A look at the migratory patterns of butterflies, flies, and dragonflies
Asked to name just one species of insect that migrates, most people could easily name the monarch butterfly (Danaus plexippus). This charismatic species is known for its phenomenal trek to Mexico in the fall, during which the same generation makes the entire journey. The return trip, however, is made in stages by three different generations of monarchs. Other species of migratory butterflies include the red admiral, painted lady, American lady, little yellow, orange sulphur, American snout, question mark, and common buckeye.
A little-known fact is that some other insects also migrate annually, such as some species of flower flies and dragonflies. Flower flies (family Syrphidae), also known as “hover flies,” are splendidly coloured, and their appearance often mimics that of bees and wasps. Larvae feed on aphids and are considered significant pest control agents; adults are important pollinators. Flies carry out about one third of all pollination, with flower flies being the most effective. Little is known about the migratory habits of flower flies. Scientists are trying to determine how far they migrate as well as their destination.
The common drone fly (Eristalis tenax) is a flower fly native to Europe but now found all over the world; it is widespread in North America. The larvae, known as “rat-tailed maggots,” live in aqueous or semi-aqueous habitats, including dung. Impressive migrations of this fly take place in Europe, where the migrations are an annual event.
According to a few records from 1915 to 1926, this species was known to migrate along the eastern coast of the United States, but there have been no significant reports since. On California’s coast, a huge migration of this species was reported in 2017. Ontario is home to other species of migratory flower fly, such as Scaeva affinis, which is used in the biological control of aphids. Lapposyrphus lapponicus is a Holarctic migratory species typically found in forests, but it may be found in many other habitats. Whereas many studies have been conducted on butterfly migrations, not enough research has been done on these migratory flies.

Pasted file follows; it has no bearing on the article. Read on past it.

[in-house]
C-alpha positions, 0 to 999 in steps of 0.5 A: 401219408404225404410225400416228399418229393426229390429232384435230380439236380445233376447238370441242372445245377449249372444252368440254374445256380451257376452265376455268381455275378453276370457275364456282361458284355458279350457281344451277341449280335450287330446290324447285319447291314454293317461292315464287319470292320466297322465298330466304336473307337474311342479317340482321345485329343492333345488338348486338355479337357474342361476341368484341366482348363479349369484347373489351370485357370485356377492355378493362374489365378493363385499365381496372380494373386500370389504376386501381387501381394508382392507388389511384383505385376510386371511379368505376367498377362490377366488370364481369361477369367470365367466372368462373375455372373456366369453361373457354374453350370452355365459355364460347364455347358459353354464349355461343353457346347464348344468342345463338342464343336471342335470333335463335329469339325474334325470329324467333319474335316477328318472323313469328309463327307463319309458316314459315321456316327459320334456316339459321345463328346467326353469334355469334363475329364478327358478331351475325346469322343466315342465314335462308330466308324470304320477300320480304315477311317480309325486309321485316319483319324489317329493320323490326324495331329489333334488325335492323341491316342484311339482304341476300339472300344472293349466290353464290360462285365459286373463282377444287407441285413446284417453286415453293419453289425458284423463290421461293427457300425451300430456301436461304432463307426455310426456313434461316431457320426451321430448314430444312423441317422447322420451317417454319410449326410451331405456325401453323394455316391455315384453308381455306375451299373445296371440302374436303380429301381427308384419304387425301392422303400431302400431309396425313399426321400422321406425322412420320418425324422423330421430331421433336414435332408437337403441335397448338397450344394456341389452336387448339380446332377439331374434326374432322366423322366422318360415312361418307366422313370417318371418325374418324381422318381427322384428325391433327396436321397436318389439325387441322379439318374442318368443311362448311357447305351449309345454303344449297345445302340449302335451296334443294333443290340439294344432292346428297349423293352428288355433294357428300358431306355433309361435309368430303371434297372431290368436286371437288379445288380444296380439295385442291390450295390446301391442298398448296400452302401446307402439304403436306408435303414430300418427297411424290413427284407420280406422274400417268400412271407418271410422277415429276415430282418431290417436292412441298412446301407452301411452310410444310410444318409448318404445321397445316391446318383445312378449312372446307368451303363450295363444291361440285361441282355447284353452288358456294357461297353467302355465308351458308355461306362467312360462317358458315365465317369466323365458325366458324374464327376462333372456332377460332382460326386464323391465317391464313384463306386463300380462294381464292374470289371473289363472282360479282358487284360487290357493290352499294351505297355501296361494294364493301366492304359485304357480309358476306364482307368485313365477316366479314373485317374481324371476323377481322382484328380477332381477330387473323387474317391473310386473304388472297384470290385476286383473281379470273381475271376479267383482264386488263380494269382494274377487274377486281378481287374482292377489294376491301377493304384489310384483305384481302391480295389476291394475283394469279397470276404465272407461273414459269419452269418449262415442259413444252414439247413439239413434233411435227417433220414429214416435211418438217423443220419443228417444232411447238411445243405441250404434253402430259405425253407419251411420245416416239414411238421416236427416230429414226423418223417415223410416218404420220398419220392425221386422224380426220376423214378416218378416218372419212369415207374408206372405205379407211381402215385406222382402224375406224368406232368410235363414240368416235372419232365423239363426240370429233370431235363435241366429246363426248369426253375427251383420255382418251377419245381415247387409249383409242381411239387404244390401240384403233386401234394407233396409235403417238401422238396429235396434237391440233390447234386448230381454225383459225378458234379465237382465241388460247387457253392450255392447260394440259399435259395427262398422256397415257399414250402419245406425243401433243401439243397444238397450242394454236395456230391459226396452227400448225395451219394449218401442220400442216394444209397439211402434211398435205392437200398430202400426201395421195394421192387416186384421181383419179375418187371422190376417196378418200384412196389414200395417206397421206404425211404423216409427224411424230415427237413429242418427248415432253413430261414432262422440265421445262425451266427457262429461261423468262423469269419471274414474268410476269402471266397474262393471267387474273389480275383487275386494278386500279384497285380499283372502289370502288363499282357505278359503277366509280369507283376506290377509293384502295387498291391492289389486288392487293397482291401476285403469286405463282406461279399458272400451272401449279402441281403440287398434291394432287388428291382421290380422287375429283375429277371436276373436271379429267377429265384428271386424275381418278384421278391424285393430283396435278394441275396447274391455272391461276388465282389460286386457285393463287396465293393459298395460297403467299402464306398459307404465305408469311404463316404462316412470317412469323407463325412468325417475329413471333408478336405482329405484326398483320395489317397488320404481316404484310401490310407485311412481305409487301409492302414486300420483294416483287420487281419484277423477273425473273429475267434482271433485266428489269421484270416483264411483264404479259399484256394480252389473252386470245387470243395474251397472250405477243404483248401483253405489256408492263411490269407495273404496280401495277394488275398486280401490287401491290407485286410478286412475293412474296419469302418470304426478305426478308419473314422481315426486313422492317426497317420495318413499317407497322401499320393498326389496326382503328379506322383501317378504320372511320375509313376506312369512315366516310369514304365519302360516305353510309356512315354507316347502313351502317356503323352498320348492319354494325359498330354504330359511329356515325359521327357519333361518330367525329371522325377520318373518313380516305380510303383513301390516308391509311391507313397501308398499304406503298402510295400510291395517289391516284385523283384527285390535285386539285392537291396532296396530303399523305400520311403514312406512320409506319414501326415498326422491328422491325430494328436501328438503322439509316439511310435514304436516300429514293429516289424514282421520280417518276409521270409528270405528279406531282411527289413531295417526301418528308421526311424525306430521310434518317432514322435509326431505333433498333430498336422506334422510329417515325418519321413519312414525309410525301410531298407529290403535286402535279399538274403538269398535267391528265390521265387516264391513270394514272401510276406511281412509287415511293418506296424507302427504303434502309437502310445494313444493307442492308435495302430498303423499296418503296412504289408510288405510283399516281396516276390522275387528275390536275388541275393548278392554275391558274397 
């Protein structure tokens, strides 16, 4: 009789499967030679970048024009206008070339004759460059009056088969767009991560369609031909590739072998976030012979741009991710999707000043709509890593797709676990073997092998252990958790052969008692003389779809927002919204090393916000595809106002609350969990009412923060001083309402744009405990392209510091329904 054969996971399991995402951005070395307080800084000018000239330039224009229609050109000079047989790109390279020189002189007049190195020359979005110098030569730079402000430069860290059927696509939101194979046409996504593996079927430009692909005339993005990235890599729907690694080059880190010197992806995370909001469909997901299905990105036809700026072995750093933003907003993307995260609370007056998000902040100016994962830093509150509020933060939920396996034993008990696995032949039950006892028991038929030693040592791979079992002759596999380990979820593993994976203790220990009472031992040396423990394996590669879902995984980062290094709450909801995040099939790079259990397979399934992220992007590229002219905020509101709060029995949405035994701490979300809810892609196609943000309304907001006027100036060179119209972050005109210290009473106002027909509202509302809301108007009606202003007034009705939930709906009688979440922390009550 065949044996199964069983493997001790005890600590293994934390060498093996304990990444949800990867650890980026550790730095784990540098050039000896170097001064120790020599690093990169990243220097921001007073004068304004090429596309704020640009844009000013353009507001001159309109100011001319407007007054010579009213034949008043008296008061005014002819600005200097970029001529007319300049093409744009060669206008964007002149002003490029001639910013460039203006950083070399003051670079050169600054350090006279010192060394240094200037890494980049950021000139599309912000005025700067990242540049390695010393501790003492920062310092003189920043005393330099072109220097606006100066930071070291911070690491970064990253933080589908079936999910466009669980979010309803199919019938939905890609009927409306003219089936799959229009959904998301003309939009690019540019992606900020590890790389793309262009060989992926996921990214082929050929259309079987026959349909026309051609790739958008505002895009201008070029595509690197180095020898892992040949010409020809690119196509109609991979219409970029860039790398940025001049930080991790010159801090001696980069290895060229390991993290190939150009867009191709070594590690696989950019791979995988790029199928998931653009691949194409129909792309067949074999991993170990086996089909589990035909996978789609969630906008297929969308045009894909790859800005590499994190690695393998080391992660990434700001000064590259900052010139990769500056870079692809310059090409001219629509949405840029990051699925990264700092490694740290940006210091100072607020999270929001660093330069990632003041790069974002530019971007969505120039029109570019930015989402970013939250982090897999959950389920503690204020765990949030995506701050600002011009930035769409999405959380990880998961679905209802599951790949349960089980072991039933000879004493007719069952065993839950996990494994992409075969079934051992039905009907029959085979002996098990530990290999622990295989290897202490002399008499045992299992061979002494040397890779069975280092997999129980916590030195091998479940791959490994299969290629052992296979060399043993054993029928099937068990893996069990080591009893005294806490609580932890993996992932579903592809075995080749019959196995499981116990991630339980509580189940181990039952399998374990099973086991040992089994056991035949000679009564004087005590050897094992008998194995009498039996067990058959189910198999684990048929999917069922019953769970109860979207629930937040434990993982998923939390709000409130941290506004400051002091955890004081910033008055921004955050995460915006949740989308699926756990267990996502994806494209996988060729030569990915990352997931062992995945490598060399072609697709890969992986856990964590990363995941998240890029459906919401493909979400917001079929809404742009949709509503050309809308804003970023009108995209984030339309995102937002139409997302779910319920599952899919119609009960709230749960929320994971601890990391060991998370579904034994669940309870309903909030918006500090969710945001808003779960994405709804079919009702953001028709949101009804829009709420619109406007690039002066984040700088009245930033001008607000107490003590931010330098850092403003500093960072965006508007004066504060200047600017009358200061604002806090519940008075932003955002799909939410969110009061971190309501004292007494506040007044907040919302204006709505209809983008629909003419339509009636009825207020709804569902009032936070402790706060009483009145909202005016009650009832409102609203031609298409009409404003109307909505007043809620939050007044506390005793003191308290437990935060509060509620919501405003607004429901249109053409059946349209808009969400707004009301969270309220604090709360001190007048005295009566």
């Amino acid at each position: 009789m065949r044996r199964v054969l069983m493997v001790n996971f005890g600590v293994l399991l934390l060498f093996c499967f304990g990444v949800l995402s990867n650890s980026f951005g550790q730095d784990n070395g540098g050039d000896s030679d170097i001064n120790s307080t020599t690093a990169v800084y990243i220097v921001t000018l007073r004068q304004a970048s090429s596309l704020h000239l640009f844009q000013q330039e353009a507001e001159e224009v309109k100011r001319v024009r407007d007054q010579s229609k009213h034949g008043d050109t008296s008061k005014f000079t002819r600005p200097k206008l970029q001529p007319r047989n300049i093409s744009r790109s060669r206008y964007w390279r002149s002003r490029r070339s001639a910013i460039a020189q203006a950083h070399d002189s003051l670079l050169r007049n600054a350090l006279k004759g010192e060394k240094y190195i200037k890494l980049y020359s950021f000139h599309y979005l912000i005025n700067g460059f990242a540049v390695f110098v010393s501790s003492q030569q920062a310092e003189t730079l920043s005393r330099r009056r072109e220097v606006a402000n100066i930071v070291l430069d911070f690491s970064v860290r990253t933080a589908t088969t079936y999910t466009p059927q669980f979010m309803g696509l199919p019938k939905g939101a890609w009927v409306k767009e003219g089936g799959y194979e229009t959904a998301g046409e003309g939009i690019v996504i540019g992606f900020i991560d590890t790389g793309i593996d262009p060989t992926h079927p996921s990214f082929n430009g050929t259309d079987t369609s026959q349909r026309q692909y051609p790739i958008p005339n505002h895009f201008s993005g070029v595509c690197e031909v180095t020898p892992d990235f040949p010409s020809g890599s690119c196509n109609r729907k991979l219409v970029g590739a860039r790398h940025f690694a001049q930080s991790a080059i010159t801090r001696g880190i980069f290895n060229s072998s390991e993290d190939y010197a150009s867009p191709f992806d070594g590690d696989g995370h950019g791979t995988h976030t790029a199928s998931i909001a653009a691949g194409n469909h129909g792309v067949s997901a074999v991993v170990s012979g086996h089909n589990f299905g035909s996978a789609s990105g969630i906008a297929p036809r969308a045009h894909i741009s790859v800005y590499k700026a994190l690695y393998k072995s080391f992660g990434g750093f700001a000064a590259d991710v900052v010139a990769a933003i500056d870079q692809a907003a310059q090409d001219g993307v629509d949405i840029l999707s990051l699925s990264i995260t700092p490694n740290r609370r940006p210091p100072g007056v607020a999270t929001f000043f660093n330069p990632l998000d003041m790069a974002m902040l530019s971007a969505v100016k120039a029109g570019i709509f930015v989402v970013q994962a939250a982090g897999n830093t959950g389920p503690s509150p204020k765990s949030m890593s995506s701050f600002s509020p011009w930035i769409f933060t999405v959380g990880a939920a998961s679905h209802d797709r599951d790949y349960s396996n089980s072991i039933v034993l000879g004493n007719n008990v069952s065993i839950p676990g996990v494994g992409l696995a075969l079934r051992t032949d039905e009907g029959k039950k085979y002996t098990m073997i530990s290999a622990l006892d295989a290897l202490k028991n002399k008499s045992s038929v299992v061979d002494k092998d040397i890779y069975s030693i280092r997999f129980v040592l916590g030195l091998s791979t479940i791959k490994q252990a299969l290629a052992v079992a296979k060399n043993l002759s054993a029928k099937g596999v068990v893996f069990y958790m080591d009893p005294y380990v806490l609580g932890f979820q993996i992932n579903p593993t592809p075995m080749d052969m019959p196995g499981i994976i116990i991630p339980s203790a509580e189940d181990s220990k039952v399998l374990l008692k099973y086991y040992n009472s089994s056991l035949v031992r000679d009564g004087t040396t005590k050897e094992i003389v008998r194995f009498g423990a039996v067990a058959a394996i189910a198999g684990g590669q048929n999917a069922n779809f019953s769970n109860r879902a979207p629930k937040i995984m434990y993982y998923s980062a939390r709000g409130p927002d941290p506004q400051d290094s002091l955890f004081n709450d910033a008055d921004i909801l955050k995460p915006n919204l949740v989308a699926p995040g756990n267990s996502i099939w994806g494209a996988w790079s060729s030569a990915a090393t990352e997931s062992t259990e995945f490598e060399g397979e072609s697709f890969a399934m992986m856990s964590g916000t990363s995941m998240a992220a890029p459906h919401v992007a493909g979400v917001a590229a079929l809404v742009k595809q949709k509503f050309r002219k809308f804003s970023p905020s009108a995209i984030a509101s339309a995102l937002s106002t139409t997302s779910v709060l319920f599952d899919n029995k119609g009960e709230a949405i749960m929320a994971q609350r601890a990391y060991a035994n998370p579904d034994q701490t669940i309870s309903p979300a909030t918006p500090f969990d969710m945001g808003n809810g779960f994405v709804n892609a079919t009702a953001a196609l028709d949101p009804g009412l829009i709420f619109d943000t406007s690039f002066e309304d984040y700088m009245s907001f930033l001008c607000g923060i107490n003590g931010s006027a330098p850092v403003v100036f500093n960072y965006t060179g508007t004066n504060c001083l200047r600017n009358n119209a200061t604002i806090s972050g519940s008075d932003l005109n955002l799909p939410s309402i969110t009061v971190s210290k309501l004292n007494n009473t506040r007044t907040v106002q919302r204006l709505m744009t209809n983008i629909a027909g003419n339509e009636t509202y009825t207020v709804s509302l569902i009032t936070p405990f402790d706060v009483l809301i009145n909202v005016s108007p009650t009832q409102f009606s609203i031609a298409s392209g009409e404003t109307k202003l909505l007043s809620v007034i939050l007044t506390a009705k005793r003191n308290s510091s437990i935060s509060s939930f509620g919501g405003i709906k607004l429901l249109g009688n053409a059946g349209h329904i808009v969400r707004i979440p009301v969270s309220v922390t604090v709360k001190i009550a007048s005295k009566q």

The black saddlebags (Tramea lacerata) and the green darner (Anax junius) are migratory dragonflies common to Ontario, but the green darner overwinters farther south. In the early fall, migrants head to the southern United States and the Caribbean islands, where they reproduce, then die. The next non-migratory generation lives in the southern shores, where they mate; their offspring are the generation that travels north. Because tagging or using trackers on these small insects is difficult, scientists used museum specimens to learn about migration patterns. Wing samples are tested, and the chemical signatures (hydrogen isotopes) identifies the geographic location where the dragonfly was born.
The wandering glider dragonfly (Pantala flavescens), also known as the “globe wanderer,” may own the record for the insect world’s farthest migration, possibly over 7,000 kilometres one way, migrating between India and Africa across the Indian Ocean. This dragonfly has a worldwide distribution and a multi-generational migration as well. It may be seen commonly in some years and rarely in others in southern Ontario. By analyzing the genetic profiles of these insects from different parts of the world, scientists have determined that it is one population that interbreeds.
From pollinating flowers and crops to acting as pest control agents, insect migrations play a very important role in maintaining the health of our ecosystems.